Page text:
I have been learning about dealing with a defiant child from Caleb. He is a smart boy who is very insistent about having things done his way. It does not matter if his way is inconvenient or even impossible; he insists that things be done in his certain way.
For example, he cannot drink his tea if the glass is too full or not full enough. He will simply go thirsty and complain if his glass is not filled to exactly the arbitrary mark he has set. Making the situation even more difficult for those around him is that he rarely communicates this need before the drink is poured. His explanation at that “you should have known.”
He has absolutely no respect for any authority. His own desires are more important than any rules that are placed on him. He has no trouble making friends because he is outgoing and outspoken, but he has trouble keeping these friends because he is absolutely insistent on having every thing done his way. He is a terror to teachers and church workers who have him in class because he refuses to follow any rules other than his own.
He has been kicked out of schools and other social groups because of his unsociable behavior. Even his own father will have nothing to do with him due to his defiance and overall disruptive behavior.
He has been to a variety of doctors and social therapists and given several acronyms as to what is wrong with him. However none has yet developed a plan of how to deal with him.
Only one teacher has been able to deal with him and even she has days when she can’t handle him. She is a Sunday school teacher at a Unity Church. She accepts him just the way he is and practices non judgment. He responds well to her loving acceptance. However even she cannot get him to comply with the rules that the other children easily follow.
I have noticed what seems to be a flow in the process used by most people who try to deal with Caleb. They try to change him. He is very determined in his way that he will not be changed and soon there is an impasse. Those who try to accept him as he is and try to find ways to work with him seem to have more success in getting him to conform. However, he will always find ways to exert himself and continue to demonstrate his ability to control a situation.
If he finds himself in a situation where he has lost control and he is forced to submit to some authority that has temporarily overpowered him, he will shut down and hide. He often carries a blanket with him even on the hottest day so that he can cover his head and face if he encounters a loosing situation. If he can’t use his blanket, he will remove his shirt and cover his face. He will become violent if forced to interact when he is trying to hide from the situation.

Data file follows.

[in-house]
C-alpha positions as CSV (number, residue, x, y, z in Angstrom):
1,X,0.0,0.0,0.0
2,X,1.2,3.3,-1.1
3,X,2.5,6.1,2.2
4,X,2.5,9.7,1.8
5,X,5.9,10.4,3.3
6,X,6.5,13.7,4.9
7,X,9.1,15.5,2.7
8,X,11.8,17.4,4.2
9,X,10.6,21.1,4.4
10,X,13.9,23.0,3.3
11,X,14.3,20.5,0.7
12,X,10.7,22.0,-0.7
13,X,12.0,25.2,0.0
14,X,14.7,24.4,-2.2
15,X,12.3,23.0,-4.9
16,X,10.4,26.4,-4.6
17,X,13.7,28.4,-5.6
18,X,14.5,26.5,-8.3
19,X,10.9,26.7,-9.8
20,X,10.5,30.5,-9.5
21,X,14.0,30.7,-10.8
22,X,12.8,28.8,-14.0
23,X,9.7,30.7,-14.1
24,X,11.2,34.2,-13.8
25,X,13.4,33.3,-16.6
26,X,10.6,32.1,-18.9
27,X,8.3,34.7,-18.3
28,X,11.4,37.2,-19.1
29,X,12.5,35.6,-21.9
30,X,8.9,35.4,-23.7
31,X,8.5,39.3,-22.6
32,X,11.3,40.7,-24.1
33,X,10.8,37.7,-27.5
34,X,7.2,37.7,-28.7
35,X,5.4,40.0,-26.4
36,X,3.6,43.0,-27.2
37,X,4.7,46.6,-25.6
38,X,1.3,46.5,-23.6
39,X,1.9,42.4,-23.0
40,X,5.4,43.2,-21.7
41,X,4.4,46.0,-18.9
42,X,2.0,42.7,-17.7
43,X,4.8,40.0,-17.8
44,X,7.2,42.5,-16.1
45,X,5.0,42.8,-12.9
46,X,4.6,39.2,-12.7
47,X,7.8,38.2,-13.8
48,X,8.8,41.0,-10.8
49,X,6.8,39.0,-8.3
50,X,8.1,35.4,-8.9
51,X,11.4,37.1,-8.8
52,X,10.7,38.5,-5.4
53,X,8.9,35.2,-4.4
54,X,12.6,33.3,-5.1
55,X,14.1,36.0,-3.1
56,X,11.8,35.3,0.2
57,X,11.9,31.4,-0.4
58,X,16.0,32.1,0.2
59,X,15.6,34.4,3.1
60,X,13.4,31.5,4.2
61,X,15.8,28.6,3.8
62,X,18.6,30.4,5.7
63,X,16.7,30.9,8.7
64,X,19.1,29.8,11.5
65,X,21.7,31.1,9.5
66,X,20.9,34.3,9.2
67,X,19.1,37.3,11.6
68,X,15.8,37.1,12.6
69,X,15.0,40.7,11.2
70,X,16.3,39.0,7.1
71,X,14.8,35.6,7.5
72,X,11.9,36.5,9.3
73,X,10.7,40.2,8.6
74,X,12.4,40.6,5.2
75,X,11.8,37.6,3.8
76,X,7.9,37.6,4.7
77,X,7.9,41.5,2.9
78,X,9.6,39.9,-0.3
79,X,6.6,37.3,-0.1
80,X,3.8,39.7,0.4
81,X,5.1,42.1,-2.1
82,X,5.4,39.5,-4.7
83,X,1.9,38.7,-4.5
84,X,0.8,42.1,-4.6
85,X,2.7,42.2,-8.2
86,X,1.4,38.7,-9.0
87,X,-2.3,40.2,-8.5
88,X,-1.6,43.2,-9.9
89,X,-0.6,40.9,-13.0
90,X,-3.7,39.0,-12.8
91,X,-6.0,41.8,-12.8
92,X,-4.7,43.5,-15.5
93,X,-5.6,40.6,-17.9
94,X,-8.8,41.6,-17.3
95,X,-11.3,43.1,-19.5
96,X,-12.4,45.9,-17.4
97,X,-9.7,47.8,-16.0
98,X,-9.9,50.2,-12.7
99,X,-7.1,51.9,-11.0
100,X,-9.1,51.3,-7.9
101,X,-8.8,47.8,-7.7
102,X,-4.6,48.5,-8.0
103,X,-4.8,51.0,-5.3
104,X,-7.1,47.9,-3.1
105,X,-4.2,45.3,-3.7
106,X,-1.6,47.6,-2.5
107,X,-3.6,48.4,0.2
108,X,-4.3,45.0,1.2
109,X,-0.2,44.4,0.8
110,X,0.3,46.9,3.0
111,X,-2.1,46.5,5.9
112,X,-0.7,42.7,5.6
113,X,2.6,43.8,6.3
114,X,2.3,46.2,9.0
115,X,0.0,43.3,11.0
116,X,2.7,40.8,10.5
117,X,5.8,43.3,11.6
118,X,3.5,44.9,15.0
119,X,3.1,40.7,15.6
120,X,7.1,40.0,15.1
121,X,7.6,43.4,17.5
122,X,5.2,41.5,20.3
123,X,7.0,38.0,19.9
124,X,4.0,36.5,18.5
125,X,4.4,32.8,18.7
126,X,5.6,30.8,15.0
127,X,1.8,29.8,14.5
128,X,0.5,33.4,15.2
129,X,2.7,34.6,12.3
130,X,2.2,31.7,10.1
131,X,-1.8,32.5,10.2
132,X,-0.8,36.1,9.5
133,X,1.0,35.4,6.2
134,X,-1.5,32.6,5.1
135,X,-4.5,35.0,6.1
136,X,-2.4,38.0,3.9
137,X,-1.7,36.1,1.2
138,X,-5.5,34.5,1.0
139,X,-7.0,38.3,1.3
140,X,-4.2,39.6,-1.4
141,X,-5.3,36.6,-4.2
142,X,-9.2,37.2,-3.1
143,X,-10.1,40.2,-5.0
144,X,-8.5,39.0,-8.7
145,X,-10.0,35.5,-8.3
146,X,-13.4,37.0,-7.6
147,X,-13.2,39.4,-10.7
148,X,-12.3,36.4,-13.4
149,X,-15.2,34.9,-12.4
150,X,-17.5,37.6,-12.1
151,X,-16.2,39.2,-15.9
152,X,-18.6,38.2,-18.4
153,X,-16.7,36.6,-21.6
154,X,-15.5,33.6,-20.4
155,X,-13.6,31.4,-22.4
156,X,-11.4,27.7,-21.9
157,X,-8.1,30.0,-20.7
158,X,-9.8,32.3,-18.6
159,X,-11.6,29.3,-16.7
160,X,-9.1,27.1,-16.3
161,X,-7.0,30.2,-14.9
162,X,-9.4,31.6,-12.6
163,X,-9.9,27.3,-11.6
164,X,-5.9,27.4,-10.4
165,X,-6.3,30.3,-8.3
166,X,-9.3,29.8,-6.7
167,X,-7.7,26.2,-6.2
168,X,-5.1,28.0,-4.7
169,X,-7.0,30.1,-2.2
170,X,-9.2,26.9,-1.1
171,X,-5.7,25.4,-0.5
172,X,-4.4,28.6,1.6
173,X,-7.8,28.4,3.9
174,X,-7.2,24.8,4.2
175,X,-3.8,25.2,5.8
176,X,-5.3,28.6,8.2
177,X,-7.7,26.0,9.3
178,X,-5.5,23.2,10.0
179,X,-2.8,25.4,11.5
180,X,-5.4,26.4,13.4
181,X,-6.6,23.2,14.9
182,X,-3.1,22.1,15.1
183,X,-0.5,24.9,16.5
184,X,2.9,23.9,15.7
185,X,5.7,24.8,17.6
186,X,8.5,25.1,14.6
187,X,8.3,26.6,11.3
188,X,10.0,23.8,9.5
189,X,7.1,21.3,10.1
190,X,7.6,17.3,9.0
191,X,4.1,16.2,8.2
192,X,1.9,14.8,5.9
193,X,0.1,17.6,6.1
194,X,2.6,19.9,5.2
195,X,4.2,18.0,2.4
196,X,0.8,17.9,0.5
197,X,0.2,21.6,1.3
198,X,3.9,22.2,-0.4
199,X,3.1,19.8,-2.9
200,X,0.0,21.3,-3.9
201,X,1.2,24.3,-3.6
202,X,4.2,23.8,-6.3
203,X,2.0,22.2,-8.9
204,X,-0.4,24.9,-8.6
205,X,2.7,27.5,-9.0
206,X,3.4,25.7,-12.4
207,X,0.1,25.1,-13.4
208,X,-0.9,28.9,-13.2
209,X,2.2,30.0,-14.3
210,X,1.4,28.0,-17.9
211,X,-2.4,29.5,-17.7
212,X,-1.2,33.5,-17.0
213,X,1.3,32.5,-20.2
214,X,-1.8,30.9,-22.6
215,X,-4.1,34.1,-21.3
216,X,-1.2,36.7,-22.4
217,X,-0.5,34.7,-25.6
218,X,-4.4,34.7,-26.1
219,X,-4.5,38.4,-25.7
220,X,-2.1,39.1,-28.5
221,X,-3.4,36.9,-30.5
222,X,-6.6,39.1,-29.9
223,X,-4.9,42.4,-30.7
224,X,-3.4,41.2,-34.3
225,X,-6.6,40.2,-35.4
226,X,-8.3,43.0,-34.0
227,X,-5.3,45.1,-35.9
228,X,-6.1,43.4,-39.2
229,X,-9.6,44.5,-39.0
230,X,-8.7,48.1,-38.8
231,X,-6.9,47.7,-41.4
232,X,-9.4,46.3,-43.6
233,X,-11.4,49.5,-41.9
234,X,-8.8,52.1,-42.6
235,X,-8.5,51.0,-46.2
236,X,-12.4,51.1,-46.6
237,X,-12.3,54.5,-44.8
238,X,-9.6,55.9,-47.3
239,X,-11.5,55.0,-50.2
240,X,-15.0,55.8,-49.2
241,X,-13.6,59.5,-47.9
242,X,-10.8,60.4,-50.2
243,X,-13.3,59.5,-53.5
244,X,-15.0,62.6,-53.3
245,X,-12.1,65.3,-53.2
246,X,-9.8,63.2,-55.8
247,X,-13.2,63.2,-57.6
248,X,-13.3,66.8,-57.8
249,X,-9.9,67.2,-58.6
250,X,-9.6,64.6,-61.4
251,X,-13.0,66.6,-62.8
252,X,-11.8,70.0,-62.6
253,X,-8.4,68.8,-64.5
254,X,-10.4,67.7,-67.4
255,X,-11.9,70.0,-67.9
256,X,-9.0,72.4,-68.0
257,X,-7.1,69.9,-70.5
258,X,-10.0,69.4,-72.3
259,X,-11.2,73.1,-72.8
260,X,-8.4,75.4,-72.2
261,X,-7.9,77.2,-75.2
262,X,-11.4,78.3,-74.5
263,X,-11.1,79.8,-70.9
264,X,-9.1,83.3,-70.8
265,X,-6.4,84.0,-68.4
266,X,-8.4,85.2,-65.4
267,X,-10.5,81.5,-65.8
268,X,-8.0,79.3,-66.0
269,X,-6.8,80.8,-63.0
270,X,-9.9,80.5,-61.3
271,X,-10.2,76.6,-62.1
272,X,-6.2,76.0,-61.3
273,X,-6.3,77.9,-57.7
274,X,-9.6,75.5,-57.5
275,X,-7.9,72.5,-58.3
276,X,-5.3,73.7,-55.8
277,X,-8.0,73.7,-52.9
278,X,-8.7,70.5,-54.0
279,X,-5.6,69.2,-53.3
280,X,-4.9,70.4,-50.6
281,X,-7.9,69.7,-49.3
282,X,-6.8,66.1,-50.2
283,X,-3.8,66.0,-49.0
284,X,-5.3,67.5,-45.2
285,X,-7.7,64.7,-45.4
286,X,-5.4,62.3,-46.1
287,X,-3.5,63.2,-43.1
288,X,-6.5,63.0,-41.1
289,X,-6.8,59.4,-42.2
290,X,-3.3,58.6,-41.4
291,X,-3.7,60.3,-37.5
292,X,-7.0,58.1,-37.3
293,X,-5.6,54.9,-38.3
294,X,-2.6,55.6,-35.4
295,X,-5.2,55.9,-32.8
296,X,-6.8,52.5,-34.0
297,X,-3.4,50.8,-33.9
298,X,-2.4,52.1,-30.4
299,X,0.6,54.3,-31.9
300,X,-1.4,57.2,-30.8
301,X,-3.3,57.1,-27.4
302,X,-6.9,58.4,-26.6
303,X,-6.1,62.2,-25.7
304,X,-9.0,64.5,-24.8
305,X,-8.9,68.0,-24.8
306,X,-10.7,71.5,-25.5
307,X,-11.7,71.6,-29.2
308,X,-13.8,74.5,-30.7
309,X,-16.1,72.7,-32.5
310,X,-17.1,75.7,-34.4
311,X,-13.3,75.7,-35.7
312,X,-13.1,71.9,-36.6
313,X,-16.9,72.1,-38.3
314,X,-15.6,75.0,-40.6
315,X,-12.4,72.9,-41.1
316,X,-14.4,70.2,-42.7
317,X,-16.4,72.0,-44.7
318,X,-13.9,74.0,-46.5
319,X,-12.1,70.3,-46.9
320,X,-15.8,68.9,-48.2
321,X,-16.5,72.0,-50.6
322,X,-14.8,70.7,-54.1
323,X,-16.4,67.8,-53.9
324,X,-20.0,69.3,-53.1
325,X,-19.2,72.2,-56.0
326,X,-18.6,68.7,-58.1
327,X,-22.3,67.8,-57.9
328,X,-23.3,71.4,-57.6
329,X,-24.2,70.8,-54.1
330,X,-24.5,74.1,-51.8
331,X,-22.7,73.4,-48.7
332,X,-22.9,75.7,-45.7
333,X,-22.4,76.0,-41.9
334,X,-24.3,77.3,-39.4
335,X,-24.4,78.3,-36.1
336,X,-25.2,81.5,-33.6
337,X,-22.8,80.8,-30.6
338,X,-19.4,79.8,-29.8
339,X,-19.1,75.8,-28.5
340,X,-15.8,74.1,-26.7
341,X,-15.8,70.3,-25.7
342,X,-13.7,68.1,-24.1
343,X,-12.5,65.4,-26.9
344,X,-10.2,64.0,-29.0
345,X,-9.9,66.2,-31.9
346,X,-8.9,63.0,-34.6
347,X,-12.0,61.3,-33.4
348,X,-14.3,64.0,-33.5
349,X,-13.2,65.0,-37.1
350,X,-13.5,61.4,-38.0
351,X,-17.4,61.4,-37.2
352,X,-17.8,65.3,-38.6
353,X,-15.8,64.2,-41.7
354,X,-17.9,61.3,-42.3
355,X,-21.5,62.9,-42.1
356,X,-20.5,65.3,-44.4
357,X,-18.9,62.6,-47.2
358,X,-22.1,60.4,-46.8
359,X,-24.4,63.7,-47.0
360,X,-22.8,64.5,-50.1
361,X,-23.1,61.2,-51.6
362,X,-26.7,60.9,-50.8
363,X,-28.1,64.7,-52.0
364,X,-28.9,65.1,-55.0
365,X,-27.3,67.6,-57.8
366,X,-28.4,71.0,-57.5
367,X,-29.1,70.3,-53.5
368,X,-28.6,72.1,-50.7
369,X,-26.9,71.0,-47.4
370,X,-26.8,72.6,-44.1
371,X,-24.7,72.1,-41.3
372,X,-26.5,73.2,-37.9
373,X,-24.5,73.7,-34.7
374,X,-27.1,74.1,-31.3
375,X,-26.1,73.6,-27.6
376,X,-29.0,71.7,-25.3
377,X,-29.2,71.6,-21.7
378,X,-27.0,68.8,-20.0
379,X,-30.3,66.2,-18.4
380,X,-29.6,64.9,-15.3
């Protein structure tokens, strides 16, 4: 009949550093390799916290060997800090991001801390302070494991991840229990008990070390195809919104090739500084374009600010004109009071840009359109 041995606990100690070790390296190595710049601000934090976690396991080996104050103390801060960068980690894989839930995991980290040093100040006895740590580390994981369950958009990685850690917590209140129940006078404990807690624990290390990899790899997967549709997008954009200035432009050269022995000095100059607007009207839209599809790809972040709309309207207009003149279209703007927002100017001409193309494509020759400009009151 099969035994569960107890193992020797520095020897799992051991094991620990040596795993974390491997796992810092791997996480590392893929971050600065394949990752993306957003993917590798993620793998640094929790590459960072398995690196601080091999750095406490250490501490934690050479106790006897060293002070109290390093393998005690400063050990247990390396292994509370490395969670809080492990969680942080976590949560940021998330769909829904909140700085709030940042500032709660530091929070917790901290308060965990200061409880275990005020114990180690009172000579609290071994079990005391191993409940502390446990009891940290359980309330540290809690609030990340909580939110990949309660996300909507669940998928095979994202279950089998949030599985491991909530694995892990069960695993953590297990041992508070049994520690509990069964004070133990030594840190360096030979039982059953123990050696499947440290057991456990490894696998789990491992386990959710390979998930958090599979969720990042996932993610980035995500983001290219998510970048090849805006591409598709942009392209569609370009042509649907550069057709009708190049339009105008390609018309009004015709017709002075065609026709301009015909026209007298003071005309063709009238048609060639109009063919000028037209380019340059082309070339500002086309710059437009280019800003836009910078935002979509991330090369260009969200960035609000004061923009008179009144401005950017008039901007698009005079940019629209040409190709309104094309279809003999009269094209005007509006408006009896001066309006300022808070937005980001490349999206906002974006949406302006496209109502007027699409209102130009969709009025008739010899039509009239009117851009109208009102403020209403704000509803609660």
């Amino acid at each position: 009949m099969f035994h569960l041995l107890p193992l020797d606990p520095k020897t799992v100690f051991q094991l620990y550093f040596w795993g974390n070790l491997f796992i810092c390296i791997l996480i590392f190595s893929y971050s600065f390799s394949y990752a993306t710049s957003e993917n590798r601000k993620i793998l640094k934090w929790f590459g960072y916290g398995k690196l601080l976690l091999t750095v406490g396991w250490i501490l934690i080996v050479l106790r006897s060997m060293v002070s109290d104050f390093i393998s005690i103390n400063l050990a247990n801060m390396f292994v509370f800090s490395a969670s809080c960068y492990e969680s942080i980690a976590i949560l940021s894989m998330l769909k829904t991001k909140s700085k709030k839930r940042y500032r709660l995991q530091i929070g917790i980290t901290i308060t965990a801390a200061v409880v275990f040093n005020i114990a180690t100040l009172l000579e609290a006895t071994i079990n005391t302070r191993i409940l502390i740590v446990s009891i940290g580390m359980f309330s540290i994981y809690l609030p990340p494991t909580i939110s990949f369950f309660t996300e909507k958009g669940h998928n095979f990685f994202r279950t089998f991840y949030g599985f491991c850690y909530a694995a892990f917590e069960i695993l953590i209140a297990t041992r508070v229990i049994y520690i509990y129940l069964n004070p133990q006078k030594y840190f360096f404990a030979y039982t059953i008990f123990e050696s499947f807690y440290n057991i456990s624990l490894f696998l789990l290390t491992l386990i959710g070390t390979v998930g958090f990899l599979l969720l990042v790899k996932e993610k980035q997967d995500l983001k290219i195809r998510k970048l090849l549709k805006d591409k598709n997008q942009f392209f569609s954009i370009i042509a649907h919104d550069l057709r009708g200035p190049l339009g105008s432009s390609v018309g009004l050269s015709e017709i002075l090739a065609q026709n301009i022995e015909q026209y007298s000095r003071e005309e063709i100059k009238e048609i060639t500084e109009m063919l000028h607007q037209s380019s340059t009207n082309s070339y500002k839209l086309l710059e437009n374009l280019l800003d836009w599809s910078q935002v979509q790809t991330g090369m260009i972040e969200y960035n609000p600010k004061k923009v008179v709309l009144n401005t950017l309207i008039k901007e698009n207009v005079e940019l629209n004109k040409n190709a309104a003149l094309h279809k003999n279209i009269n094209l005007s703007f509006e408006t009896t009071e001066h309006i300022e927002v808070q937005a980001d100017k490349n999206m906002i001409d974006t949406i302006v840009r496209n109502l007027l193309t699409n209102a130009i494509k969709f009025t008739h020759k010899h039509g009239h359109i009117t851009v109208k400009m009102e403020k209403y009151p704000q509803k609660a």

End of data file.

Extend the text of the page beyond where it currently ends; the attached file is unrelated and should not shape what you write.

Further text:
He can express love and affection at times. For example, he recently shared his lunch money with a girl in his class who did not have enough. He loves to share snacks with the neighborhood children. But he will not share his toys. He will however leave them scattered around when he is done playing with them.
He picks who he is affectionate to. He is not influenced by the opinions of others. He sees no duty to show love and affection to even his mother. He is not motivated by a desire to please others.
He shows some signs of autism in that he does not recognize social cues. However it may be that he recognizes them yet fails to take social cues into consideration when choosing his actions.
When dealing with a defiant child like Caleb one is faced with two choices: engage in a battle of wills to see who is stronger or accept him for how he is and adjust to compensate.
Deep down all of us have the same desires as Caleb. We want things to go our way. We want to choose our own actions regardless of how others feel. We want to hide from authority when we are not allowed to do what we want to do. However most of us have decided that the benefits of getting along in society out weight our desire to express ourselves freely. By looking at how we are like a defiant child rather than how we are different helps in learning how to deal with one.
When we try to accept him for who he is and try to adjust our own behavior to compensate, we will have more success. However it is very difficult for most people to be able to set aside their own ego long enough to see that letting him have his way briefly will go along way toward achieving mutual goals. Setting clear rules with tangible consequences in advance seem to work very well with Caleb. However, consistent follow through is required as Caleb will test to see if the rules are consistent.
Overall, he responds well to people who accept him and are willing to work within his self imposed rule system. However he will tell you that he does not like rules. He means that he does not like other people imposing rules on him. By looking for ways to work together and avoiding unnecessary confrontations, the defiant child can be guided toward mutual goals.
Tags: defiant child